Ulster GP Axed For 2024: Is Street Circuit Racing Dying?

street circuit

Tough news out of Northern Ireland this week, if you’re a street circuit racing fan. The Ulster GP is currently canceled for 2024, and it leaves us asking: What’s next?

The Ulster GP isn’t the Isle of Man TT—it doesn’t have the same level of historical hype. But nevertheless, this race has been around for more than a century (founded in 1922) and served as a stop on the FIM’s Grand Prix circuit for decades. It was also a stop on the Formula TT circuit. Those glory days are gone, but it’s still one of the most significant stops on the British Isles’ street circuit racing scene.

And now it’s canceled, again. The news came out this week, as the organizers at Dundrod and District Motorcycle Club said they were unable to make a go of it in 2024 due to issues with insurance. This has become a recurring theme in the street racing scene in recent years, along with general money woes. Of course, these problems are closely related.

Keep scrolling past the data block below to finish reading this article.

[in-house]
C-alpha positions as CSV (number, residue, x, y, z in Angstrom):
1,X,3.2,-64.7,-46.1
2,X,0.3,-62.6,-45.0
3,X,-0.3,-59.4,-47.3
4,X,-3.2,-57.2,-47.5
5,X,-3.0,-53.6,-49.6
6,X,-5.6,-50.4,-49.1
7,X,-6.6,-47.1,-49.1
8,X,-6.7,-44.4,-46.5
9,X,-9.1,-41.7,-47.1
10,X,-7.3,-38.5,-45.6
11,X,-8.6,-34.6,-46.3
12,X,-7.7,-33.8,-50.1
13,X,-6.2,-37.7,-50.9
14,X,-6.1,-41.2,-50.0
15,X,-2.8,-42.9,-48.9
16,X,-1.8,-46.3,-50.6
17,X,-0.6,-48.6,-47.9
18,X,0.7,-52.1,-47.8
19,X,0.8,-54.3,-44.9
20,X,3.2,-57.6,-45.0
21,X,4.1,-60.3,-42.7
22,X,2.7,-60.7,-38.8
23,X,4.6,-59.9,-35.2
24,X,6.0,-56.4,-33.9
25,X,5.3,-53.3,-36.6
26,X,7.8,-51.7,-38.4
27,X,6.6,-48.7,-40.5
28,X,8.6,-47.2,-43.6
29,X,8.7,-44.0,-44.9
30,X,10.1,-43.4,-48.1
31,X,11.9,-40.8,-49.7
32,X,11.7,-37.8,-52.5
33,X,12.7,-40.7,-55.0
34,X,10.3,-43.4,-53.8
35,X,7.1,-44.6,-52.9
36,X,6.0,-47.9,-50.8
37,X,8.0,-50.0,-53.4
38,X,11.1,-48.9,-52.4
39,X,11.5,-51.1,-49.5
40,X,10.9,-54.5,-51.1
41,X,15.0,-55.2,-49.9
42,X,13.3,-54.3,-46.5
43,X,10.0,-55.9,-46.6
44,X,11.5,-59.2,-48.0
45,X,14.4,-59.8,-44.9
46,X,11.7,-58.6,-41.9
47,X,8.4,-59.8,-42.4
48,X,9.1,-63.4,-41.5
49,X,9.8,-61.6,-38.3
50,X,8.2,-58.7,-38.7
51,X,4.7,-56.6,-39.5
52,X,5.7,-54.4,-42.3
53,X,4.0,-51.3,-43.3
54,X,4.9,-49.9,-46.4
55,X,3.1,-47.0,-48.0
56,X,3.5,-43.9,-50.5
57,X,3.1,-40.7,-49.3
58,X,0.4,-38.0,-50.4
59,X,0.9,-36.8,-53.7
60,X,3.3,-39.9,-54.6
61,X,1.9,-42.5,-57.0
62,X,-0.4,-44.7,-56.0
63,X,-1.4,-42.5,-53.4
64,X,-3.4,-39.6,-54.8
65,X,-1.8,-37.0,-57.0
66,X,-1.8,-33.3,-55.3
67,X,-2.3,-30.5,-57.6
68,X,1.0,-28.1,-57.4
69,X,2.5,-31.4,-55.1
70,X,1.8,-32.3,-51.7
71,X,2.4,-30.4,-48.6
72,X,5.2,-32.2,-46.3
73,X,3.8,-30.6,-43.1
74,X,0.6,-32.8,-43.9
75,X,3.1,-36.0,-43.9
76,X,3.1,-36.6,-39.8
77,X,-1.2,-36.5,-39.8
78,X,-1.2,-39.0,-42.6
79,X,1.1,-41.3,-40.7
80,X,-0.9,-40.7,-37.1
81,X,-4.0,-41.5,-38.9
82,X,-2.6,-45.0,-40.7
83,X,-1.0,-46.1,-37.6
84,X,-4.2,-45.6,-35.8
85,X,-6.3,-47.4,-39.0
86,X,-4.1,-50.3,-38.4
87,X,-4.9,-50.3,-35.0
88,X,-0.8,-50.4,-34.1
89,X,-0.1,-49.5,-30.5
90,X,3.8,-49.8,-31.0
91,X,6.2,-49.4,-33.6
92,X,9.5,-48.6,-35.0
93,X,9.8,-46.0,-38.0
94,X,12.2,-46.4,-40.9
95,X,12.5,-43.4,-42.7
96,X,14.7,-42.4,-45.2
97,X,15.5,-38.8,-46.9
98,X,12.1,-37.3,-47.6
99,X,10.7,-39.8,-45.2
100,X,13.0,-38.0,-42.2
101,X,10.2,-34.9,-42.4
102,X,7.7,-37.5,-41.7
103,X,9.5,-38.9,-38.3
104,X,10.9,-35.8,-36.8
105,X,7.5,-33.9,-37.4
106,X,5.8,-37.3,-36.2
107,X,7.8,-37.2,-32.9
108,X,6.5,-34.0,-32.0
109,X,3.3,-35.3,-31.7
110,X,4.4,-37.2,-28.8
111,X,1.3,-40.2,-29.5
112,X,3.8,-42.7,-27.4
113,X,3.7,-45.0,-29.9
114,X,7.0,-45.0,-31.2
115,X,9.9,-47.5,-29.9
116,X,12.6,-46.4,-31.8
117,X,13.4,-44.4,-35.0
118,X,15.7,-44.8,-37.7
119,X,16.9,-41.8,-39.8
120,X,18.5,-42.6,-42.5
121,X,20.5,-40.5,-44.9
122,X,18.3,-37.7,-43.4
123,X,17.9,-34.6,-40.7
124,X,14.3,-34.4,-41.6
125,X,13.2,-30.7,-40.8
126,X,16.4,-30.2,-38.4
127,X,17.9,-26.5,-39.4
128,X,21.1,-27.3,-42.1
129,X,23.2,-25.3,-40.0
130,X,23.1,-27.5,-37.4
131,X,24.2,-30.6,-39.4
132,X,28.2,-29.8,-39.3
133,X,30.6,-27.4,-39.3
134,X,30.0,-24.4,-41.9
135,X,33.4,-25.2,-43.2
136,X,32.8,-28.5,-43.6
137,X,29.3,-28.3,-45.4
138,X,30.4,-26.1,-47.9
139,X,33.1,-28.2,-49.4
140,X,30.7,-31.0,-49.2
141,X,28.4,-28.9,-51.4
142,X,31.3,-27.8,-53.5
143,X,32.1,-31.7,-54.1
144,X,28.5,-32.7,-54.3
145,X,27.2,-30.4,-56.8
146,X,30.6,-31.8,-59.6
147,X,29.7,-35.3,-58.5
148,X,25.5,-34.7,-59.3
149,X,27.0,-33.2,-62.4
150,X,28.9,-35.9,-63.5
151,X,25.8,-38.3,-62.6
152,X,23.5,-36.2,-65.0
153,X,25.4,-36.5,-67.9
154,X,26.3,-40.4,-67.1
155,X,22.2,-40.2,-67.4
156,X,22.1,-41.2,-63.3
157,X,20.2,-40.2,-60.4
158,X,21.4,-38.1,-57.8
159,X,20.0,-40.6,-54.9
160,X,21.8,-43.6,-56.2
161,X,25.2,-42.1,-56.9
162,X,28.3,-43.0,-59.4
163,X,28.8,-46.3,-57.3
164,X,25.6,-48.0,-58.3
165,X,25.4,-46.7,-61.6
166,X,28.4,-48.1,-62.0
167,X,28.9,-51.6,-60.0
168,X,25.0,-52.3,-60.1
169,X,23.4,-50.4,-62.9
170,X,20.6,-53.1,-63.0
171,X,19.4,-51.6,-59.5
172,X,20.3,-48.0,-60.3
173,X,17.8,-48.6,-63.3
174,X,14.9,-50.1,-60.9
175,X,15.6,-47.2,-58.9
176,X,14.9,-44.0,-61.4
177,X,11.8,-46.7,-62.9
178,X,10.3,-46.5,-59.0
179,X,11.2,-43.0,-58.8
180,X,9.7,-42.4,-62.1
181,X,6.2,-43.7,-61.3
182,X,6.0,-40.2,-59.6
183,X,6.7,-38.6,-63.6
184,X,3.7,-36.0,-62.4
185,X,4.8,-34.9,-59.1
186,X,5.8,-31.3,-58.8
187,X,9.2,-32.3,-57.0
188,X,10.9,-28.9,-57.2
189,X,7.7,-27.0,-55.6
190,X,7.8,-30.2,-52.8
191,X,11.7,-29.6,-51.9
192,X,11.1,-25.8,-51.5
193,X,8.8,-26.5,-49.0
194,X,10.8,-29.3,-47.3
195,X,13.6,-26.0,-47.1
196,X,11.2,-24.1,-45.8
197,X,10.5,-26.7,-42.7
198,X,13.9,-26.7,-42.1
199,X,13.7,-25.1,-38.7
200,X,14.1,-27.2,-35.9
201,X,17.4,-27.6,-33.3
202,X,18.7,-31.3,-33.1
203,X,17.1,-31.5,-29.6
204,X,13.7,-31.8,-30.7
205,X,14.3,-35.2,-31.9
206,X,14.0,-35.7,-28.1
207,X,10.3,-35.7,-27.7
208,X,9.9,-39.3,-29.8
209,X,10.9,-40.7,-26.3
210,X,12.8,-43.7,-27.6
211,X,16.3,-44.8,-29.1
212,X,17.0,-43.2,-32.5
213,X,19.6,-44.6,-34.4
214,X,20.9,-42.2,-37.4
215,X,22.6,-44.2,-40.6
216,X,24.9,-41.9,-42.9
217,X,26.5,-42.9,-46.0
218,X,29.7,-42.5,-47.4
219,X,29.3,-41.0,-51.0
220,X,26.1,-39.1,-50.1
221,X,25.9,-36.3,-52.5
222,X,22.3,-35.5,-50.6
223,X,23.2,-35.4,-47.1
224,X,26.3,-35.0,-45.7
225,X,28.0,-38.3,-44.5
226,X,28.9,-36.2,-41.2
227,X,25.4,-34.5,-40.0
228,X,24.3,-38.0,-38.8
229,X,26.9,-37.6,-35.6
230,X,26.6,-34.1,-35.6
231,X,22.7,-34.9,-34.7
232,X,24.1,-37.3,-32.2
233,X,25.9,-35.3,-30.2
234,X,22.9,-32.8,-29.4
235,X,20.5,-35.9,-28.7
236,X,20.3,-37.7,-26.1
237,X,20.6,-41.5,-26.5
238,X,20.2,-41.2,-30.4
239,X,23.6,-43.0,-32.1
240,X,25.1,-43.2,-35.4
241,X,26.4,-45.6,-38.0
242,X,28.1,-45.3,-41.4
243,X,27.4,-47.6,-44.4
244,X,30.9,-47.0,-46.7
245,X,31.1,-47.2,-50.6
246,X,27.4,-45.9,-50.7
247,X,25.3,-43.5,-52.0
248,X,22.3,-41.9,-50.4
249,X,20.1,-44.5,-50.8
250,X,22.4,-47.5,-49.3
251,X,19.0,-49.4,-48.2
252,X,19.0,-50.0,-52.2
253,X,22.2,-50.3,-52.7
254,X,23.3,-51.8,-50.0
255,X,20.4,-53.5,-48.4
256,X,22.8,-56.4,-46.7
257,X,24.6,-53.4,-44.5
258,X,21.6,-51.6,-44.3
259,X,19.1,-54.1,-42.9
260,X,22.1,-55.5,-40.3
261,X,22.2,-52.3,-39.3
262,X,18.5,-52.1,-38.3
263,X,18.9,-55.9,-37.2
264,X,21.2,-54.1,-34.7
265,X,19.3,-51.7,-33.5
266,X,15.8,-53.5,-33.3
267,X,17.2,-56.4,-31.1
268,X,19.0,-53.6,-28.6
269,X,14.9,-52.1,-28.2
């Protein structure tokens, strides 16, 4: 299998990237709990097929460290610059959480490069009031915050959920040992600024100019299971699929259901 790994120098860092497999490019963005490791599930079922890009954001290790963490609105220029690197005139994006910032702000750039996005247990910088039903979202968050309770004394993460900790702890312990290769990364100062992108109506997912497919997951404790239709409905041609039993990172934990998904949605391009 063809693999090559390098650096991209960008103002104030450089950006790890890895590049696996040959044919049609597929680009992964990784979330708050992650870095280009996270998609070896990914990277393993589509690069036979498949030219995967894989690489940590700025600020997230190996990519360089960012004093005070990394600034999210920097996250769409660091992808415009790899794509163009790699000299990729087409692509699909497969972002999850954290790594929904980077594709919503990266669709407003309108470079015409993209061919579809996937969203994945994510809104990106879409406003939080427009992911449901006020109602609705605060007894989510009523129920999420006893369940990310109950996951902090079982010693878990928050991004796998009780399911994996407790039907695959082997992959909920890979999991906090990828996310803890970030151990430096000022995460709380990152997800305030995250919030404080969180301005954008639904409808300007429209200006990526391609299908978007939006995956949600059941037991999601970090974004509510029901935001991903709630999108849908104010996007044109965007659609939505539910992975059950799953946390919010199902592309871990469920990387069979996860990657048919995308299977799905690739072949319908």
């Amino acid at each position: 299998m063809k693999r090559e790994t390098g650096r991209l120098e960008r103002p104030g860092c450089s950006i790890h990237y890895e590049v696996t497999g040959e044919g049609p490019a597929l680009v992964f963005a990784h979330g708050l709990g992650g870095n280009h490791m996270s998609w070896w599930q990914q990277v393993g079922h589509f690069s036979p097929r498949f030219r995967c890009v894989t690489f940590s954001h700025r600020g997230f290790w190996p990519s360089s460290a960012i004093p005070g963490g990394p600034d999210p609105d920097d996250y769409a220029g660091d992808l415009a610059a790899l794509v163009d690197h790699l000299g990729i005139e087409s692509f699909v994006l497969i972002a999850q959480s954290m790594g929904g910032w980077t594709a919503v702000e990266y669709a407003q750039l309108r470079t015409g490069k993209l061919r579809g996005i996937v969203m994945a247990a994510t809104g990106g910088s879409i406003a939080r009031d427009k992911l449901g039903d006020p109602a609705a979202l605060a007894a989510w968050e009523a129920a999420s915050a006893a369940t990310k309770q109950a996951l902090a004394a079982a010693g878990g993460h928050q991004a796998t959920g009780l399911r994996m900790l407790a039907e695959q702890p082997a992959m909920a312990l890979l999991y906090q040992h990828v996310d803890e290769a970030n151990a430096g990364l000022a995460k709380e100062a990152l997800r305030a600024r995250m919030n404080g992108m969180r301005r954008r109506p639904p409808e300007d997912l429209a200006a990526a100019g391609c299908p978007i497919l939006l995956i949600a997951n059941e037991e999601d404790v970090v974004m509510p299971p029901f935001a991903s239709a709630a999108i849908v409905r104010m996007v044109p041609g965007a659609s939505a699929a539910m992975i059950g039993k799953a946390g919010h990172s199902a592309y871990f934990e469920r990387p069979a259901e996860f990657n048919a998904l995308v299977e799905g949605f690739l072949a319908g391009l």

The Tandragee 100 is also canceled in 2024, as the surface there is being repaved. However, for now, the Cookstown 100, North West 200 and Armoy Race of Legends are all on the schedule in Northern Ireland for 2024—at this point, anyway. In the Republic of Ireland, all street circuit racing is canceled again in 2024, as it was only emergency government funding that kept the races in Northern Ireland going, and their neighbours next-door did not get the same money, as they’re governed by a different motorsport authority.

Tough times indeed, and over in England, races like Cock o’ the North are also in similar financial jeopardy, although the 2023 event ran at least, and it seems the 2024 race is also on. COVID-19 closures made it very difficult for these events, and the financial mayhem in the months afterward has made recovery difficult. Their long-term survival chances look worse and worse every year, unless organizers figure out how to bring more money in. At least the IOMTT seems to be getting a resurgence in visitors post-COVID, but with budgets tightening world-wide, you’ve got to wonder if that trend can continue.

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